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I recently found the so-called Van Eck's sequence, in which $a(n)$ is the answer to the question "except for $a_{n-1}$ itself, how far back did we last see $a_{n-1}$?" ($a_n=0$ if $ a_{n-1}$ never appeared before):

$$0, 0, 1, 0, 2, 0, 2, 2, 1, 6, 0, 5, 0, 2, 6, 5, 4, 0, 5, 3, 0, 3, 2, 9, 0, 4, 9, 3, 6, 14, 0, 6, 3, 5,\dots$$

I'm intrigued by the idea that the sequence is created by considering a feature of the sequence itself - it is self-referential in a funny way, almost circularly defined. I'm having a hard time pinning down this characteristic precisely, so forgive me the vagueness of the question:

What are some examples of other such "self-referential" sequences?

I tried creating some myself, but they turned out to be not very interesting. For instance, "$a_n$ is the number of sub-sequences in $(a)_1^{n-1}$ that are $a_{n-1}$ long" is just $1,1,2,2,3,4,5,6,\dots$

Homemade sequences are also very welcome!


Edit: I just found the look-and-say sequence, which is also rather neat:

$$1, 11, 21, 1211, 111221, 312211, 13112221,\dots,$$ which is constructed by enumerating the number of certain numbers in a row found in the previous entry, i.e., the second entry is "one $1 =11$", the third is "two $1$s $=21$", etc.

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    $\begingroup$ This statement that I am making is a good example of a self-referential statement. $\endgroup$
    – Michael
    Sep 11 '16 at 17:59
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    $\begingroup$ @Michael If only it was a sequence! $\endgroup$ Sep 11 '16 at 18:00
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    $\begingroup$ for my small understanding, could you please tell why it is fundamentally different from a sequence defined , for example , by the mean of the 4 previous elements ? TY very much $\endgroup$
    – user354674
    Sep 11 '16 at 18:09
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    $\begingroup$ Look up the Kolakoski sequence. $\endgroup$
    – bof
    Sep 12 '16 at 10:48
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    $\begingroup$ Thue-Morse $\endgroup$
    – Winther
    Sep 12 '16 at 12:22
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$$1, 2,2, 1,1, 2,1, 2,2,1, 2,2,1,1,2, 1,1,2,2,1,2,1, 2,1,2,2,1,1,2,1,1,2, 1,1,2,1,1,2,2,1,2\dots$$ The Kolakoski sequence (OEIS sequence A000002) is the infinite sequence $a_1,a_2,a_3,a_4,a_5,\dots$ of ones and twos consisting of a block of $a_1$ ones followed by a block of $a_2$ twos, then $a_3$ ones, $a_4$ twos, $a_5$ ones, and so on. It is an unproven conjecture that the sequence contains equal proportions of ones and twos, i.e., that $$\lim_{n\to\infty}\frac{a_1+a_2+\cdots+a_n}n=1.5$$ Another unproven conjecture is that the finite subwords of the Kolakoski sequence can be characterized as the so-called $C^\infty$-words; see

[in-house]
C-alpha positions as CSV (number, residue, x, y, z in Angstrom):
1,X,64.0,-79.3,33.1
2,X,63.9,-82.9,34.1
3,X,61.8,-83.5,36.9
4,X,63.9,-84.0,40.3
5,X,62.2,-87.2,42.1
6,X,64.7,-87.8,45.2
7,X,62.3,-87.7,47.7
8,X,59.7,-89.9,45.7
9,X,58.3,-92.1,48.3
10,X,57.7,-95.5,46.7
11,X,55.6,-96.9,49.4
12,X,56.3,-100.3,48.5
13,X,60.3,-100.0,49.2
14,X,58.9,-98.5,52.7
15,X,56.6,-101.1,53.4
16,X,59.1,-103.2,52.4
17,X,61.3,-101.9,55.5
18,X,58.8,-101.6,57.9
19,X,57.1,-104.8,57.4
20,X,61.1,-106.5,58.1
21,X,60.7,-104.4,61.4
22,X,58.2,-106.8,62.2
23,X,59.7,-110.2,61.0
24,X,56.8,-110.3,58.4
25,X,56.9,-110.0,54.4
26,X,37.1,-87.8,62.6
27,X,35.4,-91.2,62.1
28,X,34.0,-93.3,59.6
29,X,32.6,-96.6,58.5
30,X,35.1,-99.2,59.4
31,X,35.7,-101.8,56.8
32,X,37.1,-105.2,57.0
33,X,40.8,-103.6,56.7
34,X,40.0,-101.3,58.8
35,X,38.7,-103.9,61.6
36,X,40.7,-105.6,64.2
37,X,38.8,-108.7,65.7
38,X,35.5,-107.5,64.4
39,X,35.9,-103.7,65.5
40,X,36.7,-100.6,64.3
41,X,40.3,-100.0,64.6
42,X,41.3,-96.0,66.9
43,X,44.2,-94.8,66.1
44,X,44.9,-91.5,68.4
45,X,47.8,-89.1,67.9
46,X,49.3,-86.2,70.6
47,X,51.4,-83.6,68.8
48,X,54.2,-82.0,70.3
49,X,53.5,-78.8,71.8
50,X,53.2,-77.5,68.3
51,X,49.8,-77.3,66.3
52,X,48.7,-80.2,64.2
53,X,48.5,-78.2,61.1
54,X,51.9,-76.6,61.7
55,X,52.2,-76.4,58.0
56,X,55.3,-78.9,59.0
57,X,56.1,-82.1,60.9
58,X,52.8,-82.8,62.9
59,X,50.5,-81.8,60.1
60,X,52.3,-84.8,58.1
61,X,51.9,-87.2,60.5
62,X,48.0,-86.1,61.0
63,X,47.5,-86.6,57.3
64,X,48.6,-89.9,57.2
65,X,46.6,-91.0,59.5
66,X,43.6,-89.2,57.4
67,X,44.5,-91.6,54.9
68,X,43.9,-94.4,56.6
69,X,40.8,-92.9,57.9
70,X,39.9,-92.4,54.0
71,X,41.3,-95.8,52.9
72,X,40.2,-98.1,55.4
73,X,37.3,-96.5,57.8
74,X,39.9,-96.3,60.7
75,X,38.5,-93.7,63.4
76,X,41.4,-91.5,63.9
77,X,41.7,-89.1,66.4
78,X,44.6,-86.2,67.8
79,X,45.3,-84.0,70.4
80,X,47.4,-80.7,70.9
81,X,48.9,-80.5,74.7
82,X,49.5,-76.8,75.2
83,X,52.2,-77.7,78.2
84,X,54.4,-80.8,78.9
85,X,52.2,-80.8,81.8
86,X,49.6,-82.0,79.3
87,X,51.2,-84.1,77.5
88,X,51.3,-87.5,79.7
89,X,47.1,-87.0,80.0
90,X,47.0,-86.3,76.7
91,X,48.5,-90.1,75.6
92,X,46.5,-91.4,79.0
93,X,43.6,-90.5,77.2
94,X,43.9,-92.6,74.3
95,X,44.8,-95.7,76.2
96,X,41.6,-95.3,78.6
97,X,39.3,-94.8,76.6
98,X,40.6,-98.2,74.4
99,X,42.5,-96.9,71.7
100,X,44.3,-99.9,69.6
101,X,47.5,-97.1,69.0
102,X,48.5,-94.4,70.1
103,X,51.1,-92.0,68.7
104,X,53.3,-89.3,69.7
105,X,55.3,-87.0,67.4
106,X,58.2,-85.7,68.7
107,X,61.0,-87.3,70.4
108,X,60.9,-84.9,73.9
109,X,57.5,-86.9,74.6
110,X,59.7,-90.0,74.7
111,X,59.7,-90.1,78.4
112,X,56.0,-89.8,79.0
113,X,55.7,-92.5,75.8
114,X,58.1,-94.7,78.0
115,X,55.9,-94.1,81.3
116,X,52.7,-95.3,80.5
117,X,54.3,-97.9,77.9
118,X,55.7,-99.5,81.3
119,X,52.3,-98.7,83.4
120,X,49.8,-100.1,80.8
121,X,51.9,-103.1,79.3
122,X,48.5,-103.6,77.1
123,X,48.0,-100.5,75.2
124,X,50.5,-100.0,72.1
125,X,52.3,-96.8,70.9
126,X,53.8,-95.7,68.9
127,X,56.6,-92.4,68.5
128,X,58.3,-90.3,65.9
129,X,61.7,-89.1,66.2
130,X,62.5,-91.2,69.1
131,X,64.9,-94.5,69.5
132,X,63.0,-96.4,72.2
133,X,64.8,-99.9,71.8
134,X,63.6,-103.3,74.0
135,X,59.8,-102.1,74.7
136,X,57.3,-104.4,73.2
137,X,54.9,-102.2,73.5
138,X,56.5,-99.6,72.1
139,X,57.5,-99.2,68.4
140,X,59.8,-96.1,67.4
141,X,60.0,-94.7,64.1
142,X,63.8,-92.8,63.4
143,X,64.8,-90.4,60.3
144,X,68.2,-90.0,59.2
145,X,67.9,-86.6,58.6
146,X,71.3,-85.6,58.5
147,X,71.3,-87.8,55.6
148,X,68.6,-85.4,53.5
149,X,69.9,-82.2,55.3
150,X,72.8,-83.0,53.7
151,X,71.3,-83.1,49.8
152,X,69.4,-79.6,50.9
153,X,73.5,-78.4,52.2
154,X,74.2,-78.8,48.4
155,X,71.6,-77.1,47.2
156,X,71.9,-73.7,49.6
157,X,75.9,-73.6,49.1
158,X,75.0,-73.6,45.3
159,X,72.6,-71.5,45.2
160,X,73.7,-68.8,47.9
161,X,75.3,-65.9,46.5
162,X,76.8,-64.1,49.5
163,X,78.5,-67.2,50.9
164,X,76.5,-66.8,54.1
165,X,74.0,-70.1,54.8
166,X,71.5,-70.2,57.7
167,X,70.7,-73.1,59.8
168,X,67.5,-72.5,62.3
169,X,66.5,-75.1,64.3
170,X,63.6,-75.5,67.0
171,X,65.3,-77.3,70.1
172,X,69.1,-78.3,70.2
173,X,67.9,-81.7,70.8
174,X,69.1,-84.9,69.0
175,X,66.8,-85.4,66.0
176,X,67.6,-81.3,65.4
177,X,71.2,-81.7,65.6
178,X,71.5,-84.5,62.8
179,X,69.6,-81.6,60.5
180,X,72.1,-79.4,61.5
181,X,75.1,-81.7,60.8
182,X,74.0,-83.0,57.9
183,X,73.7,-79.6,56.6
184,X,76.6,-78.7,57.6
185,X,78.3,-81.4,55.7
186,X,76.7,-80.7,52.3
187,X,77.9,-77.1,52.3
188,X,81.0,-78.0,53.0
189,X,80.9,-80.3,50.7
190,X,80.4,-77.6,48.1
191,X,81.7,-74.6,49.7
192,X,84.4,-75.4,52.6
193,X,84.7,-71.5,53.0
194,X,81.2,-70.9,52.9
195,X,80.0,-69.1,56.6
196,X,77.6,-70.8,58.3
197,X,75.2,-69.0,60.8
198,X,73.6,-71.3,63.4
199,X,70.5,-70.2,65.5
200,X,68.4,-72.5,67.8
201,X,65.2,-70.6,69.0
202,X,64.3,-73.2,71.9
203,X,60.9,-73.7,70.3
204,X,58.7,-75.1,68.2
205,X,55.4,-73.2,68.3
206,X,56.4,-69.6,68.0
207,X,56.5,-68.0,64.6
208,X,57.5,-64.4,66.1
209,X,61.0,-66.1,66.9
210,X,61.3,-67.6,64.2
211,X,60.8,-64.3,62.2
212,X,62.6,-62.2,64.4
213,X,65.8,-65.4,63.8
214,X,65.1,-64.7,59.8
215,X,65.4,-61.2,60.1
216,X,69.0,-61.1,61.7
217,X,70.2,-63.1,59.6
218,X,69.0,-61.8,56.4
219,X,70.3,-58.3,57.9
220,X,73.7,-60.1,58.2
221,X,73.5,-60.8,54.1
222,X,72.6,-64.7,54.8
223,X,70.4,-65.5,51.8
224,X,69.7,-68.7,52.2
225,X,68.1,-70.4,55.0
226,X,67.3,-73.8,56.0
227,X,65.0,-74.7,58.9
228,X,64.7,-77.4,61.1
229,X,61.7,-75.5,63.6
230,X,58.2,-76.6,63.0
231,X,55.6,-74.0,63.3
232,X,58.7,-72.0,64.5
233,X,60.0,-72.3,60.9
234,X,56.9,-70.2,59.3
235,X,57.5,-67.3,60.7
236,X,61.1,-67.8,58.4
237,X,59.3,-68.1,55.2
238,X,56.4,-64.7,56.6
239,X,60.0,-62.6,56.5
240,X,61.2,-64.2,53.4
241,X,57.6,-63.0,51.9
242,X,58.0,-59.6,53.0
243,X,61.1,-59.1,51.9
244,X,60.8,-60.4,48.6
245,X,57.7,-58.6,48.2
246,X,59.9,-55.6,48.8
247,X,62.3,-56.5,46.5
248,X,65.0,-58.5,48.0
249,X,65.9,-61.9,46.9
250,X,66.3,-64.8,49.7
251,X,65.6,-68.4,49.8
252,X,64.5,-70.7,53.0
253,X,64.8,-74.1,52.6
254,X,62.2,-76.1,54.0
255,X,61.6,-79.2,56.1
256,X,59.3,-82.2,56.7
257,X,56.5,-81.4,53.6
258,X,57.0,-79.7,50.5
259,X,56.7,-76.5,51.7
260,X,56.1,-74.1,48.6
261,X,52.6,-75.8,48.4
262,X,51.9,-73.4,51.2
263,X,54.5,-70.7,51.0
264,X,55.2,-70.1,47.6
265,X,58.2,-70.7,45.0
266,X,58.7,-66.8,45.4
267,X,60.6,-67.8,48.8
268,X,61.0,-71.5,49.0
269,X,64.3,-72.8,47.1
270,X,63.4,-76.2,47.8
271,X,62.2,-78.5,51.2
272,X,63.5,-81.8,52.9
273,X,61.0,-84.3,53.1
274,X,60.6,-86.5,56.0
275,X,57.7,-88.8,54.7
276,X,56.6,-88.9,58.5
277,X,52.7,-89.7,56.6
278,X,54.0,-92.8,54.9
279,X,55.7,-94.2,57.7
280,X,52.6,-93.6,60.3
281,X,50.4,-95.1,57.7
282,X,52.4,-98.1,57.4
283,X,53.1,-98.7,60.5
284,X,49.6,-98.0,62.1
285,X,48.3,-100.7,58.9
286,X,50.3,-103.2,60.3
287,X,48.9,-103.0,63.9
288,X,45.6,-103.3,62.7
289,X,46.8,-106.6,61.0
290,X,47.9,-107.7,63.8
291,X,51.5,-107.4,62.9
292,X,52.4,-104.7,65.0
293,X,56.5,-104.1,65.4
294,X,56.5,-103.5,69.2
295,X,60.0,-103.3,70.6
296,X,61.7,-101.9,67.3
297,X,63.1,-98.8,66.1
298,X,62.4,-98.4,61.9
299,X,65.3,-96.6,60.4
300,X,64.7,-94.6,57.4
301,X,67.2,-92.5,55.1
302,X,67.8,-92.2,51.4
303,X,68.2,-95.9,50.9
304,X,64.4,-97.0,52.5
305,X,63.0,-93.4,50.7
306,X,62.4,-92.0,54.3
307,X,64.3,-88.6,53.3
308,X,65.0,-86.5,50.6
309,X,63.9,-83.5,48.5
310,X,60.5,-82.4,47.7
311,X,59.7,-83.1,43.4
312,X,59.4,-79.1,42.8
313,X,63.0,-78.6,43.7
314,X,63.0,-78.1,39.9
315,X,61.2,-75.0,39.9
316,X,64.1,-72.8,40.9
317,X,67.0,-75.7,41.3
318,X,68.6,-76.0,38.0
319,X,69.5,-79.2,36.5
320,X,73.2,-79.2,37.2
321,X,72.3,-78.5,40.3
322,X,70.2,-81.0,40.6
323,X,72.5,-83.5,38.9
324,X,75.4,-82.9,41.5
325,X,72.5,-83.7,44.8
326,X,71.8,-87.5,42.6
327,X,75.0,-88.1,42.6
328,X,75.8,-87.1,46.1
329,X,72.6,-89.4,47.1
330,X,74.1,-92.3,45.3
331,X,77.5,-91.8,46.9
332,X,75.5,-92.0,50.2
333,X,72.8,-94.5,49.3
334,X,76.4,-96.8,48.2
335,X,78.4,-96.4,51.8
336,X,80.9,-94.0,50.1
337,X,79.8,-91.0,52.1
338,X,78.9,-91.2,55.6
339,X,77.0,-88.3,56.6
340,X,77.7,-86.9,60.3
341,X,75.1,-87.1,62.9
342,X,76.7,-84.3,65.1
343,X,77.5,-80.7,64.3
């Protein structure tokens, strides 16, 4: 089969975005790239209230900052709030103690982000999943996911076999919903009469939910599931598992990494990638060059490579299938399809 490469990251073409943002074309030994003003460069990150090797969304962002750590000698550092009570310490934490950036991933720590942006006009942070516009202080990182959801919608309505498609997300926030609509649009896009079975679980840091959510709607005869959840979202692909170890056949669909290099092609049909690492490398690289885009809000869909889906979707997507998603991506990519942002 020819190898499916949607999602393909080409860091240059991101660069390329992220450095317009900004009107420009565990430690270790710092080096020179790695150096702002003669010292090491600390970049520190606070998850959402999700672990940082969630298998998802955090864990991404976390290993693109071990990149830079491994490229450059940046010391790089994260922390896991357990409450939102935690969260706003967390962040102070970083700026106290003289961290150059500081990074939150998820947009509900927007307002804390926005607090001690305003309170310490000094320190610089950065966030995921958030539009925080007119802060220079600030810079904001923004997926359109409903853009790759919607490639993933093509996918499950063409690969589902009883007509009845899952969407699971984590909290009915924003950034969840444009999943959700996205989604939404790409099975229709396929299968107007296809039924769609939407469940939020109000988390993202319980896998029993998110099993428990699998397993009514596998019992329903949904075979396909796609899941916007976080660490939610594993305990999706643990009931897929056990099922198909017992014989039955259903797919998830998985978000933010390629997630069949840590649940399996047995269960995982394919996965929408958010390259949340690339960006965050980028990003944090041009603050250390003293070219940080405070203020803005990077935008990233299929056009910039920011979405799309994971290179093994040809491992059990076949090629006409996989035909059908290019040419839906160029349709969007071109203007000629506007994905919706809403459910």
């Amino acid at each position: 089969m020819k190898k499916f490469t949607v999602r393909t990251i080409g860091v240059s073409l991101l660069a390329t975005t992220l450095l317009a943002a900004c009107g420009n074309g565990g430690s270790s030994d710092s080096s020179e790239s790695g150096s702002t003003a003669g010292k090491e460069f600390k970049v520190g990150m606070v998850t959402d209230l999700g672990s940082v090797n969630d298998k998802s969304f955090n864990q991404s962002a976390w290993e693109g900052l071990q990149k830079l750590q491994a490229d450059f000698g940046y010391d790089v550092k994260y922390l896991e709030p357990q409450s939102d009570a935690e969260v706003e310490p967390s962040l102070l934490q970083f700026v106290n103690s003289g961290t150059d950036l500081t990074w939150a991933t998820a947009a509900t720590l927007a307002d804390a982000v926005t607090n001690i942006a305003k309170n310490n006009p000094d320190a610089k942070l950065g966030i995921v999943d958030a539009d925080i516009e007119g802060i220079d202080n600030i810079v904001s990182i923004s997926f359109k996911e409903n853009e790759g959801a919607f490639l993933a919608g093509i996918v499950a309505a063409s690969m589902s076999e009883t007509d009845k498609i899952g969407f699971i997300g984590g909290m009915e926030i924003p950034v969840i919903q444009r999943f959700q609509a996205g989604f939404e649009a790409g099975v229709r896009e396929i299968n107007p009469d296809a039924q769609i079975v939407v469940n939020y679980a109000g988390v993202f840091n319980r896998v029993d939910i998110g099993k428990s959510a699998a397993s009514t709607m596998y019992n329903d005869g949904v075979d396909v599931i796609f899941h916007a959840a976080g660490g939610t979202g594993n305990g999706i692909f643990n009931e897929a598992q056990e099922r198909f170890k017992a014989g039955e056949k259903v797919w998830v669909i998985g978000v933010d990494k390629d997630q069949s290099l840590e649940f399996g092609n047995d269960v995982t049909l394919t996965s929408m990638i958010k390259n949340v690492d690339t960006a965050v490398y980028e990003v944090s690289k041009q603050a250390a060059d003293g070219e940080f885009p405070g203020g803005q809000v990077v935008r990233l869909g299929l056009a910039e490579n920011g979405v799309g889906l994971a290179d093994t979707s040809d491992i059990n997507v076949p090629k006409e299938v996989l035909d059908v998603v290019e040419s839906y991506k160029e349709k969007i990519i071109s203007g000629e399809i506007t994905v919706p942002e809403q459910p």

William D. Weakley, On the number of $C^\infty$-words of each length, Journal of Combinatorial Theory Serie A 51 (1989), 55–62
and
Yun Bao Huang and William D. Weakley, A note on the complexity of $C^\infty$-words, Theoretical Computer Science 411 (2010), 3731–3735.

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Sequences can be self-referential in a multitude of ways, and OEIS contains examples for quite a few of them. We're barely scratching the surface.

Can't believe nobody mentioned the Golomb's sequence: $a_n$ is the number of times $n$ occurs. It has relatively calm and ordered (that is, not chaotic) demeanor, but a peculiar growth order: $O(n^{\varphi-1})$. There are some links to related sequences, too.

Also, look at this little gem: $a_{n+1}=a_c+1$, where $c$ is the number of times $a_n$ appeared among the previous terms. It is unbounded, but grows mighty slowly (though admittedly not as slowly as Gijswijt's, you can't beat that).